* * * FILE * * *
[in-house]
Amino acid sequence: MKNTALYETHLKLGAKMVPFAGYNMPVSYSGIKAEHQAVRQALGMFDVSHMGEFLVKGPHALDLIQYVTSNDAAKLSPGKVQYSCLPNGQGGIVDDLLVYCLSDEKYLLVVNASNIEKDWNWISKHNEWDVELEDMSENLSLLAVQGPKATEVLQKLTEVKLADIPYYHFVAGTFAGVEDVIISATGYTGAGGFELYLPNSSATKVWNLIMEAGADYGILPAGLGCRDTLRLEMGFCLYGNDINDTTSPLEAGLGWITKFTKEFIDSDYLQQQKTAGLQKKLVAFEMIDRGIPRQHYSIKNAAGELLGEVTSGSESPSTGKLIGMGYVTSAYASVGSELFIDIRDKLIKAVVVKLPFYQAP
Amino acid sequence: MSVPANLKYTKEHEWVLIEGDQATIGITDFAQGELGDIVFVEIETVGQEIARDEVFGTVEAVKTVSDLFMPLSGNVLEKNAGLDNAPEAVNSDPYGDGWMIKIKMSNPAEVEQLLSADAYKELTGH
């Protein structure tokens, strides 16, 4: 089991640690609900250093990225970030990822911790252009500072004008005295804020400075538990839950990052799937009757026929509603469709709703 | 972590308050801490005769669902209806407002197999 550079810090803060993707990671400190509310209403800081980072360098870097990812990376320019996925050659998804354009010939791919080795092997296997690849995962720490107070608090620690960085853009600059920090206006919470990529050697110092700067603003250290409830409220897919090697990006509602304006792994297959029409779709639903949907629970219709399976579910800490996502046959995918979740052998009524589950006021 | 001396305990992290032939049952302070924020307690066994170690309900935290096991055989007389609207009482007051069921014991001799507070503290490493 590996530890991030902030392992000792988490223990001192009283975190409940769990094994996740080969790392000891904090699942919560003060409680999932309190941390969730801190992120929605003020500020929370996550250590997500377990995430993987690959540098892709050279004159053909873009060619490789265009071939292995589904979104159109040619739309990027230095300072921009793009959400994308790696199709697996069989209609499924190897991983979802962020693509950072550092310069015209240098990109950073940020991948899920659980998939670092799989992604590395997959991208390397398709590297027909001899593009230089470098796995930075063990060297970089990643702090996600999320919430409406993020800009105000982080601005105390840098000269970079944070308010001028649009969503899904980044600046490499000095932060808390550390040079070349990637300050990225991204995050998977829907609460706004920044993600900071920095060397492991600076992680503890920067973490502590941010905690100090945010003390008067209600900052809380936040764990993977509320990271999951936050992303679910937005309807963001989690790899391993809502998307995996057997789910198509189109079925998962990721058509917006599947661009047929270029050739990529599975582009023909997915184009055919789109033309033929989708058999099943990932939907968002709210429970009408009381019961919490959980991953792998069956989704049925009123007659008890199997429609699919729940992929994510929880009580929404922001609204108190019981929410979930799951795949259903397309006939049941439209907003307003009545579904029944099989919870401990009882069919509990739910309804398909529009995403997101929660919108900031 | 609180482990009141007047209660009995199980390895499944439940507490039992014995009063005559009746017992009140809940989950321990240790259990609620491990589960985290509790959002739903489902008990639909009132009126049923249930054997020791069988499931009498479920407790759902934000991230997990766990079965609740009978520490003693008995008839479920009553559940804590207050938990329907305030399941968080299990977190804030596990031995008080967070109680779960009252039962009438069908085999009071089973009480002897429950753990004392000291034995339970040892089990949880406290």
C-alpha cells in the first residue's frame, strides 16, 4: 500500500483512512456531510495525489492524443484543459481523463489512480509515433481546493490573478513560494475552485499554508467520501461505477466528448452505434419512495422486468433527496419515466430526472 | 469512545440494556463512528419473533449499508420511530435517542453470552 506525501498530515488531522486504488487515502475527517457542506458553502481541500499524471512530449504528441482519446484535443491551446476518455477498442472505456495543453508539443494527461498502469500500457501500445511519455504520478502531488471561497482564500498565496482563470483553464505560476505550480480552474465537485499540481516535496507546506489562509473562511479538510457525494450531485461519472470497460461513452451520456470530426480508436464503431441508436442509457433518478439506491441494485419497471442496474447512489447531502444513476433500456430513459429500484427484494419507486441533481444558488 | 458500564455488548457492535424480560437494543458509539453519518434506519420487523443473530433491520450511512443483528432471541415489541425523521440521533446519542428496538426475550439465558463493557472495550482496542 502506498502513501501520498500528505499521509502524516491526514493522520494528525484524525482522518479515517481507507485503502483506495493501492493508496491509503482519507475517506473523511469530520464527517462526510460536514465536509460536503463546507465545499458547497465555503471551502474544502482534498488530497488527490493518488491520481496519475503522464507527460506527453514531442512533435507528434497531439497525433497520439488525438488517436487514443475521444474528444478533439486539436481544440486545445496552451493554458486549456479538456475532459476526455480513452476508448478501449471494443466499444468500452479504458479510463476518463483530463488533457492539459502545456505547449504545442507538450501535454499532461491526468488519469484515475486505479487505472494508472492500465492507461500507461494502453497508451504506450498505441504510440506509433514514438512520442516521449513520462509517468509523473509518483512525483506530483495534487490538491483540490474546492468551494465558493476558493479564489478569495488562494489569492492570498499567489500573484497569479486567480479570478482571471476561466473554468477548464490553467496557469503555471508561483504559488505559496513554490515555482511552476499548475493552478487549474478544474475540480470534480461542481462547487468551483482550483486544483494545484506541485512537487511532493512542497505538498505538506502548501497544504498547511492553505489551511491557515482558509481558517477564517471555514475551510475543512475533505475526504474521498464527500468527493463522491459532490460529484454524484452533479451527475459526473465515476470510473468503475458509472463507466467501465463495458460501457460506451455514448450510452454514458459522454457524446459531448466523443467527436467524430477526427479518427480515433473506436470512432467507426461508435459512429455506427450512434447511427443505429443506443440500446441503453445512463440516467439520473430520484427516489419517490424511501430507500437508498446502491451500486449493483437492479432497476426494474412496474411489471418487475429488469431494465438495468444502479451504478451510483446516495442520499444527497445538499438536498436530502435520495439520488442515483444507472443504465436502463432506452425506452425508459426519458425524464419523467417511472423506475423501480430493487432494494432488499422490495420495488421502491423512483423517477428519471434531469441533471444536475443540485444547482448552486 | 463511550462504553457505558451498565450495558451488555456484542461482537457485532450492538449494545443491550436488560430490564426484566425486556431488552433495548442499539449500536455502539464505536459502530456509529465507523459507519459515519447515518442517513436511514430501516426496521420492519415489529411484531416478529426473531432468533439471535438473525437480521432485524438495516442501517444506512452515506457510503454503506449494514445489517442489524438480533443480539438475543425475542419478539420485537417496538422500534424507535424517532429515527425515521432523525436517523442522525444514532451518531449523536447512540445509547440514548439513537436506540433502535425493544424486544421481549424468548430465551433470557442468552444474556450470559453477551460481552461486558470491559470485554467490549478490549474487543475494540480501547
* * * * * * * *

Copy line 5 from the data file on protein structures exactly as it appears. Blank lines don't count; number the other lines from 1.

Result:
C-alpha cells in the first residue's frame, strides 16, 4: 500500500483512512456531510495525489492524443484543459481523463489512480509515433481546493490573478513560494475552485499554508467520501461505477466528448452505434419512495422486468433527496419515466430526472 | 469512545440494556463512528419473533449499508420511530435517542453470552 506525501498530515488531522486504488487515502475527517457542506458553502481541500499524471512530449504528441482519446484535443491551446476518455477498442472505456495543453508539443494527461498502469500500457501500445511519455504520478502531488471561497482564500498565496482563470483553464505560476505550480480552474465537485499540481516535496507546506489562509473562511479538510457525494450531485461519472470497460461513452451520456470530426480508436464503431441508436442509457433518478439506491441494485419497471442496474447512489447531502444513476433500456430513459429500484427484494419507486441533481444558488 | 458500564455488548457492535424480560437494543458509539453519518434506519420487523443473530433491520450511512443483528432471541415489541425523521440521533446519542428496538426475550439465558463493557472495550482496542 502506498502513501501520498500528505499521509502524516491526514493522520494528525484524525482522518479515517481507507485503502483506495493501492493508496491509503482519507475517506473523511469530520464527517462526510460536514465536509460536503463546507465545499458547497465555503471551502474544502482534498488530497488527490493518488491520481496519475503522464507527460506527453514531442512533435507528434497531439497525433497520439488525438488517436487514443475521444474528444478533439486539436481544440486545445496552451493554458486549456479538456475532459476526455480513452476508448478501449471494443466499444468500452479504458479510463476518463483530463488533457492539459502545456505547449504545442507538450501535454499532461491526468488519469484515475486505479487505472494508472492500465492507461500507461494502453497508451504506450498505441504510440506509433514514438512520442516521449513520462509517468509523473509518483512525483506530483495534487490538491483540490474546492468551494465558493476558493479564489478569495488562494489569492492570498499567489500573484497569479486567480479570478482571471476561466473554468477548464490553467496557469503555471508561483504559488505559496513554490515555482511552476499548475493552478487549474478544474475540480470534480461542481462547487468551483482550483486544483494545484506541485512537487511532493512542497505538498505538506502548501497544504498547511492553505489551511491557515482558509481558517477564517471555514475551510475543512475533505475526504474521498464527500468527493463522491459532490460529484454524484452533479451527475459526473465515476470510473468503475458509472463507466467501465463495458460501457460506451455514448450510452454514458459522454457524446459531448466523443467527436467524430477526427479518427480515433473506436470512432467507426461508435459512429455506427450512434447511427443505429443506443440500446441503453445512463440516467439520473430520484427516489419517490424511501430507500437508498446502491451500486449493483437492479432497476426494474412496474411489471418487475429488469431494465438495468444502479451504478451510483446516495442520499444527497445538499438536498436530502435520495439520488442515483444507472443504465436502463432506452425506452425508459426519458425524464419523467417511472423506475423501480430493487432494494432488499422490495420495488421502491423512483423517477428519471434531469441533471444536475443540485444547482448552486 | 463511550462504553457505558451498565450495558451488555456484542461482537457485532450492538449494545443491550436488560430490564426484566425486556431488552433495548442499539449500536455502539464505536459502530456509529465507523459507519459515519447515518442517513436511514430501516426496521420492519415489529411484531416478529426473531432468533439471535438473525437480521432485524438495516442501517444506512452515506457510503454503506449494514445489517442489524438480533443480539438475543425475542419478539420485537417496538422500534424507535424517532429515527425515521432523525436517523442522525444514532451518531449523536447512540445509547440514548439513537436506540433502535425493544424486544421481549424468548430465551433470557442468552444474556450470559453477551460481552461486558470491559470485554467490549478490549474487543475494540480501547